Thomas Jefferson's Childhood And Adulthood Bibliography

1146 words - 5 pages

As the crafter of the Declaration of Independence, Thomas Jefferson is widely viewed as the creator of America. His vision of human rights forms the basis for the Declaration, and his early years formed his vision of the world. By looking at Jefferson’s childhood and early adulthood we can learn what shaped the man who shaped America.
Thomas Jefferson was born in Virginia on April 13, 1743 (Miller, 13) and was the oldest son of a family with 8 children (Jefferson, 4). His father, Peter, had little formal education but self educated himself to the point that he was selected to create the first map of Virginia (Jefferson 3). Although his father passed away when Thomas was 14 (Brodie, 38) the desire to learn had already been passed down from father to son (Brodie, 35). Thomas began his formal education at age five, being tutored at “the English school” on the plantation where he lived (Brodie, 49). At age nine he was sent to another school and began learning languages, although he was dismissive of his teacher’s abilities (Jefferson, 4). His father also insisted that Thomas be comfortable in the wilderness around the family home, encouraging him to ride horses, hike, swim and hunt (Brodie, 35).
After his father’s death Jefferson began meeting men who would influence him for the rest of his life. He studied classical languages and history under the Reverend James Maury; a foundation that allowed him to read classical literature his entire life (Miller, 14). He then went on to William and Mary College in 1760, where he studied under Dr William Small, a man who influenced young Thomas Jefferson so strongly that Jefferson later stated he “fixed the destinies of my life” (Jefferson, 4). Dr Small introduced Jefferson to George Wythe and Governor Francis Fauquier, older men who brought Jefferson to parties and discussions they hosted, which rapidly expanded his horizons and experiences (Jefferson, 4; Miller, 14). In addition to these discussions Jefferson was an avid reader and extremely studious, organizing his day into blocks of study time and then devoting hours to various disciplines: law, history, philosophy, rhetoric, politics, agriculture, chemistry and more (Miller, 17).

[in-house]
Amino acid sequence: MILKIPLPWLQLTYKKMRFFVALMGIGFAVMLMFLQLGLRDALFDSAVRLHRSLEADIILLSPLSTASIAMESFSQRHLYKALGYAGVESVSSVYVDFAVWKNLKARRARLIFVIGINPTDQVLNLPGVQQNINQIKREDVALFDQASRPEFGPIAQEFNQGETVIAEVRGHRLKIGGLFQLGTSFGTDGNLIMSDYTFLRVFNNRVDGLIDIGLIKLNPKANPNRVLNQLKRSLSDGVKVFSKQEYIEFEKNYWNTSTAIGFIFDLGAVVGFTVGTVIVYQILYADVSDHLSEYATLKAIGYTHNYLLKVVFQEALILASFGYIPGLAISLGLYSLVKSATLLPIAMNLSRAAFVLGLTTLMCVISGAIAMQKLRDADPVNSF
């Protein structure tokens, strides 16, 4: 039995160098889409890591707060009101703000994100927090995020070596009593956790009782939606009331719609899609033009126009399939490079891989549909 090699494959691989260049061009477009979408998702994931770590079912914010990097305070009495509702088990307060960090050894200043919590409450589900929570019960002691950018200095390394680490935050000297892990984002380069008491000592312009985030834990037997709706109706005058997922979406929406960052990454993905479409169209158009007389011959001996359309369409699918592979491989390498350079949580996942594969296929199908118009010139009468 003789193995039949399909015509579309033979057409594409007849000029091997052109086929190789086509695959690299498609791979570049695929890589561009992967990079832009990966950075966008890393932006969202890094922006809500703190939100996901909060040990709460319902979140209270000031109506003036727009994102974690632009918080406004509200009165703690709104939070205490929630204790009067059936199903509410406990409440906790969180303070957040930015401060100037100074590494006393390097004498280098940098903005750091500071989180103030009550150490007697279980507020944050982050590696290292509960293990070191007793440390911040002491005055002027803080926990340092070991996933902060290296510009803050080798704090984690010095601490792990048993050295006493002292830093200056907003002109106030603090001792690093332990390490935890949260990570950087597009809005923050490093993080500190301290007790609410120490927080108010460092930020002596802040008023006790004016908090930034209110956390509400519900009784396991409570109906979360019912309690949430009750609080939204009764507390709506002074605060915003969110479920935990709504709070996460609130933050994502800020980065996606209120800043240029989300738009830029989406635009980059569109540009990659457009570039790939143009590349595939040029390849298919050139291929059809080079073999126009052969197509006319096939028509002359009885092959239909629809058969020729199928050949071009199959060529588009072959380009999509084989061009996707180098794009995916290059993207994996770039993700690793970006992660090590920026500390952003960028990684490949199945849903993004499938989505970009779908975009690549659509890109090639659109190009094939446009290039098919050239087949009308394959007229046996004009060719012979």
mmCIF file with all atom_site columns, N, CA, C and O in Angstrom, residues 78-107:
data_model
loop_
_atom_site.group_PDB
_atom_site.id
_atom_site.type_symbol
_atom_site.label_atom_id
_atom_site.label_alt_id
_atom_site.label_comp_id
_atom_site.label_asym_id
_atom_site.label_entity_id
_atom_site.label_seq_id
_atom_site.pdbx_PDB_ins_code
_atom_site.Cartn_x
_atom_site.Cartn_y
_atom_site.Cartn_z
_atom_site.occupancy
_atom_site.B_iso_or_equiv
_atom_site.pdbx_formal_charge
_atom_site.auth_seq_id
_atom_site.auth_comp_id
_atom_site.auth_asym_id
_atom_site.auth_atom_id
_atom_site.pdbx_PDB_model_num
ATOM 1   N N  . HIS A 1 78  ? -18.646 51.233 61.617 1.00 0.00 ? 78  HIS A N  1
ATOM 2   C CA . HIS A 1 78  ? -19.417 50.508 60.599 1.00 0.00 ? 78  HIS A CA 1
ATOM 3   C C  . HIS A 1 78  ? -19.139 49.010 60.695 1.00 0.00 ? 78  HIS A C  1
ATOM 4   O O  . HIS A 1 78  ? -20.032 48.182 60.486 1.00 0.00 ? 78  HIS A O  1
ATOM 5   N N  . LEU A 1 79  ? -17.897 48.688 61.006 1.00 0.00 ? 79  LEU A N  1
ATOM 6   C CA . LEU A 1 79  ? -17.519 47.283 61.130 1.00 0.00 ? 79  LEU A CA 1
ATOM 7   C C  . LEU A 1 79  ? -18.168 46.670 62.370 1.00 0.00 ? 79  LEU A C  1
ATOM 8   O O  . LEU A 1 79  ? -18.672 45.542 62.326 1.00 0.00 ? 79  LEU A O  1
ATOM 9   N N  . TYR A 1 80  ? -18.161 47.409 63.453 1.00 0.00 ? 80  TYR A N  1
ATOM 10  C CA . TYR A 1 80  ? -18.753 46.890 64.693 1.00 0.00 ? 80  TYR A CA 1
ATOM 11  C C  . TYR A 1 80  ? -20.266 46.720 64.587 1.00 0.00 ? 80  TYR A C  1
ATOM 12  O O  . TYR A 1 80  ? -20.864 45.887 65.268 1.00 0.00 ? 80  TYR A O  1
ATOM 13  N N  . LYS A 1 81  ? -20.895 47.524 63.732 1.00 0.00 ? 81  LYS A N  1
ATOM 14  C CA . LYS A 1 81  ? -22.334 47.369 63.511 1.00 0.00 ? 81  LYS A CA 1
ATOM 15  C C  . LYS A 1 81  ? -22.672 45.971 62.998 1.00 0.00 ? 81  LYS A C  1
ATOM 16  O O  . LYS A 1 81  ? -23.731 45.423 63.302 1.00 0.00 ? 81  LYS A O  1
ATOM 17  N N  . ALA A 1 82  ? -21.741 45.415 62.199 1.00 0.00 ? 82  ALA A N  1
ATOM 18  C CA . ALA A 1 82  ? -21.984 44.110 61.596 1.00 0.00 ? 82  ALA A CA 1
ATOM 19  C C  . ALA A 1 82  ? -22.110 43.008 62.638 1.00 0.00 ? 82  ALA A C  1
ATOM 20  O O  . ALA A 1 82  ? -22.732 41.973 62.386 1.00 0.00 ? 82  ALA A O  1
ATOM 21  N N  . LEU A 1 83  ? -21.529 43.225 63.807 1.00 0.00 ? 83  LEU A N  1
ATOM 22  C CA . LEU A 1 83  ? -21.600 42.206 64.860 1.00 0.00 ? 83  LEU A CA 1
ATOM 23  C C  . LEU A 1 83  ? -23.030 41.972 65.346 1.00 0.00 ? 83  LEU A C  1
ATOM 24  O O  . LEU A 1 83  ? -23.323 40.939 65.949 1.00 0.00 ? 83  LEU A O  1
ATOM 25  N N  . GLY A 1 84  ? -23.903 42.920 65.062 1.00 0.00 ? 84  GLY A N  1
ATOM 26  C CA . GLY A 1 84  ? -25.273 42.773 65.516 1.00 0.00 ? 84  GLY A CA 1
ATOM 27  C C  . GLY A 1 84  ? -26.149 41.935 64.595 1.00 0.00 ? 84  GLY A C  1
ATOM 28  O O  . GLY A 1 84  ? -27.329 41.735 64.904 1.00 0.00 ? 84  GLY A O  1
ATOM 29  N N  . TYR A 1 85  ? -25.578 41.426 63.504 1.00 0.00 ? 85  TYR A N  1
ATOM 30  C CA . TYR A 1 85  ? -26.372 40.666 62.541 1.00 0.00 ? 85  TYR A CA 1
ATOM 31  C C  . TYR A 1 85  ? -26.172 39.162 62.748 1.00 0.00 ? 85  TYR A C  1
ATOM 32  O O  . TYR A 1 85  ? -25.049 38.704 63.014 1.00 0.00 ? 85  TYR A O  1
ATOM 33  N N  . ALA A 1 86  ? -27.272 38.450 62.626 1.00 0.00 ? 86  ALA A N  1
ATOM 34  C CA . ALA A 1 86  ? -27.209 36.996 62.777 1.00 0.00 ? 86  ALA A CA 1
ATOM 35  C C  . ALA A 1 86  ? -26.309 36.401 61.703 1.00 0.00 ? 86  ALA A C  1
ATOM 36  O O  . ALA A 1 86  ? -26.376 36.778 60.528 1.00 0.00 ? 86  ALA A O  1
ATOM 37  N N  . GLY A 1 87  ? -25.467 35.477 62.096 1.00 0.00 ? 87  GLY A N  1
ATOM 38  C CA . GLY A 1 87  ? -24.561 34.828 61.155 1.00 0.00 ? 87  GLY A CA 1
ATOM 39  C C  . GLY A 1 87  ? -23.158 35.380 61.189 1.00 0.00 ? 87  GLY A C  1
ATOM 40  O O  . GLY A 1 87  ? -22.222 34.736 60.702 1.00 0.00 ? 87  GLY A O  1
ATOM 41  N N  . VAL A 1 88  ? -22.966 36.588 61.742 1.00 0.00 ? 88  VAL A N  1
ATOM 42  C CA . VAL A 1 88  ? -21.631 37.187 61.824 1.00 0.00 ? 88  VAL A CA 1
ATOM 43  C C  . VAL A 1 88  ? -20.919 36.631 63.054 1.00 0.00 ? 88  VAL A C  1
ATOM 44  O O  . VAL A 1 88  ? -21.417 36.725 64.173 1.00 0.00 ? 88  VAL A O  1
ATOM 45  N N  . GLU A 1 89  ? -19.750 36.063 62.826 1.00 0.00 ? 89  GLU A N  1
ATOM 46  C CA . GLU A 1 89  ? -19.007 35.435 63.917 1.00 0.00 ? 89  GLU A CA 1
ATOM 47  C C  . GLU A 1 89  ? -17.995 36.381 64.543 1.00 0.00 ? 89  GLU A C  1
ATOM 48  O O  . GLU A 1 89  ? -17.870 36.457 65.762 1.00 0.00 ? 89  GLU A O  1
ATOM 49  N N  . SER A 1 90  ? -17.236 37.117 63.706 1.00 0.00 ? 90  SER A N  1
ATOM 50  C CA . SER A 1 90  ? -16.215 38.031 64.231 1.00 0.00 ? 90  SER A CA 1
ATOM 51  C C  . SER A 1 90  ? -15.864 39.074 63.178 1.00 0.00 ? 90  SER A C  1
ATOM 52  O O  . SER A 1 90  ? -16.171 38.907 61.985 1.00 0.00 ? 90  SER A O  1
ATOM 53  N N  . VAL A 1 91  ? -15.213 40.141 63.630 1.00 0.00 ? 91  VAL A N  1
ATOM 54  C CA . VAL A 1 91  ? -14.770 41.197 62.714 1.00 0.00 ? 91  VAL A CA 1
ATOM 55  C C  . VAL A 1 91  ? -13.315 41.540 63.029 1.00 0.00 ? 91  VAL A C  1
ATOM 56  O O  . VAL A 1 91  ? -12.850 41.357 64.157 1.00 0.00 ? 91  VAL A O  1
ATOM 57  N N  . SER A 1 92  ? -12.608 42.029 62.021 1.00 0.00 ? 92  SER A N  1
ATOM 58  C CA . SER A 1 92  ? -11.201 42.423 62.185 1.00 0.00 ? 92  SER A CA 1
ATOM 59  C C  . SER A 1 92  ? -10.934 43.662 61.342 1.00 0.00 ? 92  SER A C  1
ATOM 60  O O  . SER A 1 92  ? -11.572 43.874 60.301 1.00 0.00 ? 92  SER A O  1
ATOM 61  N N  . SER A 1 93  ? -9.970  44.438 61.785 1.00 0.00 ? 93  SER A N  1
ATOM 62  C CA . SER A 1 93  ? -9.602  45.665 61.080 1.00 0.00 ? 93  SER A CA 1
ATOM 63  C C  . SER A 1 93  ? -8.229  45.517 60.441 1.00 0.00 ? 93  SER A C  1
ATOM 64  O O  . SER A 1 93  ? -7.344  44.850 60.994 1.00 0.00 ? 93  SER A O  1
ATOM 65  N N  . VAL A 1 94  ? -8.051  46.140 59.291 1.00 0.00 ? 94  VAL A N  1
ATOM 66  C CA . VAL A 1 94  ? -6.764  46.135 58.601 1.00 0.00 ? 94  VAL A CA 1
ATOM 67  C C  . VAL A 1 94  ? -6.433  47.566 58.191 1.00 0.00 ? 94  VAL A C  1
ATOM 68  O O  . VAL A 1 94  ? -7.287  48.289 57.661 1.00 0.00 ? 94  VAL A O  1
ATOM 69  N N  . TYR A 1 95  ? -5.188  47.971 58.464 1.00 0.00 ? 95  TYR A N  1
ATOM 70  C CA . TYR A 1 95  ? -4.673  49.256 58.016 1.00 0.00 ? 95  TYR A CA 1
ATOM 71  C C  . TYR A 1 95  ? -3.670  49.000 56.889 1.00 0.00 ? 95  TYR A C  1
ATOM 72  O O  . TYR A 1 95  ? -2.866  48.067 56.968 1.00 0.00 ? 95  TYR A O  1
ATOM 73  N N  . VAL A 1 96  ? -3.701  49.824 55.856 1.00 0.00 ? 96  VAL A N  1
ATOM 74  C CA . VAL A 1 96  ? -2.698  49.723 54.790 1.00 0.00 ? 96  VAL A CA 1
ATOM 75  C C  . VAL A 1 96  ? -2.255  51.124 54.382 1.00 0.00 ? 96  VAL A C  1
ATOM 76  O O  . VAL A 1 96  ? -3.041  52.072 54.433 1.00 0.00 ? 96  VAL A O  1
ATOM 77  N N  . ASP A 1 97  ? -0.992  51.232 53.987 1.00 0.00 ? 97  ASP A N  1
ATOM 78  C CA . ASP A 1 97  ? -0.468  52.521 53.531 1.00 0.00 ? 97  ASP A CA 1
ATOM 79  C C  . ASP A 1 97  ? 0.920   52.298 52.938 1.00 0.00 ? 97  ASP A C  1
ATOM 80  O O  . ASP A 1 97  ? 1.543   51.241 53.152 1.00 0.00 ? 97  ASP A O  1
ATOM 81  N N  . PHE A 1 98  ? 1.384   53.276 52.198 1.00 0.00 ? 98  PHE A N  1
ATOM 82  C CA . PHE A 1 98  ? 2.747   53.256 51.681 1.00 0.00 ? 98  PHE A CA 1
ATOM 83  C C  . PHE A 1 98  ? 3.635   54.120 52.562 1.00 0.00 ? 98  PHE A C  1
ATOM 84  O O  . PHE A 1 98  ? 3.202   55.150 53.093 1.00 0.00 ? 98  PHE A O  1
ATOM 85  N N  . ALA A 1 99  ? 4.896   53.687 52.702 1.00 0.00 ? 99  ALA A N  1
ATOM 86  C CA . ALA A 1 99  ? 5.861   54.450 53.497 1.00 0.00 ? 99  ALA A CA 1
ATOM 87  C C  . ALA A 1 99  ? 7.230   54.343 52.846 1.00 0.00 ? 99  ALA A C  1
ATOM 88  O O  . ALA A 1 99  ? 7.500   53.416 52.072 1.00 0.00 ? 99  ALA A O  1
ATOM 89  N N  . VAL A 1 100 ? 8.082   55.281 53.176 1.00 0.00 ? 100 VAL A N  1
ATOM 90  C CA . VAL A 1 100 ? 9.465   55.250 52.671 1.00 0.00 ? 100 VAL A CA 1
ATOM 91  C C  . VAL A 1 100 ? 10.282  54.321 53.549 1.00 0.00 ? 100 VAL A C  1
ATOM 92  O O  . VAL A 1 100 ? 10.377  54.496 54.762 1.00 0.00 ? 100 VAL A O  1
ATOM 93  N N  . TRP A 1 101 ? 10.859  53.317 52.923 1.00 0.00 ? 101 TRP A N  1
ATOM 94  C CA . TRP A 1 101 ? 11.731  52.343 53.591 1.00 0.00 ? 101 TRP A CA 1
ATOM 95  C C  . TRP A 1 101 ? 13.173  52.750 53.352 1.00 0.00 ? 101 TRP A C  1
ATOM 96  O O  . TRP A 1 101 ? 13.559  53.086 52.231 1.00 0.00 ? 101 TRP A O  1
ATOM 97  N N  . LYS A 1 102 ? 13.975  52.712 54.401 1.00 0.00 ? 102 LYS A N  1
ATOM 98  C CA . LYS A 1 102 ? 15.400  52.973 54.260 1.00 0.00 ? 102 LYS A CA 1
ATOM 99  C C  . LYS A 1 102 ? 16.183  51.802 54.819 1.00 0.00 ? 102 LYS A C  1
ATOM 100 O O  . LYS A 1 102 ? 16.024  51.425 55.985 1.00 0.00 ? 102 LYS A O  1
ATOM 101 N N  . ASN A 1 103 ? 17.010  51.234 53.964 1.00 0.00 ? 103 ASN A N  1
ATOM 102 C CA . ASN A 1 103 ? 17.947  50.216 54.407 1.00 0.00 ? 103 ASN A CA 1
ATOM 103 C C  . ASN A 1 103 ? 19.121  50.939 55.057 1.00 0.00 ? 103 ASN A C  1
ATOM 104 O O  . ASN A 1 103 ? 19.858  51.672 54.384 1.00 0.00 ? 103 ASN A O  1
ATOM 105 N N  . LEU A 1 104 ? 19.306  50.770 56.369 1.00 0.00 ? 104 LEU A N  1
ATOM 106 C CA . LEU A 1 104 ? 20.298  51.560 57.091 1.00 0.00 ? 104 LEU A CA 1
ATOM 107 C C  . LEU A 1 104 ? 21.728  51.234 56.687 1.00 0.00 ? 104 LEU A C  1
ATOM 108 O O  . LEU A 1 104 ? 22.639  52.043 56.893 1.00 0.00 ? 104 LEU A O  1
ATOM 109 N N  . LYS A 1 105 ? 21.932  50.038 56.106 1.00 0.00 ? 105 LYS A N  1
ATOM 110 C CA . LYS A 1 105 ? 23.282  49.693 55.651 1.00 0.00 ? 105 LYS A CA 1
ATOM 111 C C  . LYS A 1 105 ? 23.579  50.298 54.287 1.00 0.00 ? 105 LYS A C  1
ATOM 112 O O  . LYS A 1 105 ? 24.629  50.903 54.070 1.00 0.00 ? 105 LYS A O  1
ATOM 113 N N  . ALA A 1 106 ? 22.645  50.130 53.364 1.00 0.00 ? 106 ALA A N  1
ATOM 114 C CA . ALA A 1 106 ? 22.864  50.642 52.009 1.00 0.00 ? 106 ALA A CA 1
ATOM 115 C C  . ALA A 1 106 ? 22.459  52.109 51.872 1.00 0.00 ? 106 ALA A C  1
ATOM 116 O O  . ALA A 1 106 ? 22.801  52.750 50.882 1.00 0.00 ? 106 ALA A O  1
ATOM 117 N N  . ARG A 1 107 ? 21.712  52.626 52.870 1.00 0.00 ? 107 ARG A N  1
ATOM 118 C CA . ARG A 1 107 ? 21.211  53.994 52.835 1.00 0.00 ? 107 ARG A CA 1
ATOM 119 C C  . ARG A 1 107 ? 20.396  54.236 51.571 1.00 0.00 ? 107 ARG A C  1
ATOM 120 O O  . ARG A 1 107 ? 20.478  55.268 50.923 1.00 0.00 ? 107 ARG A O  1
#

After completing his studies at William and Mary College, Jefferson decided to pursue the law as a career. Law schools did not exist at that point; you had to study under a lawyer until you were ready to begin practice on your own (Miller, 19). Jefferson decided to learn from his friend George Wythe, who he describes as his “faithful and beloved Mentor.” He became a lawyer of the Virginia General Court in 1767 (Jefferson 4-5) and took on clients both from within his hometown as well as from west of the Blue Ridge Mountains, one of only a few lawyers to do so. This increased his exposure to people from other backgrounds, continuing to broaden his horizons. His caseload grew to over 198 cases in 1769, the same year he entered the House of Burgesses (Burstein...

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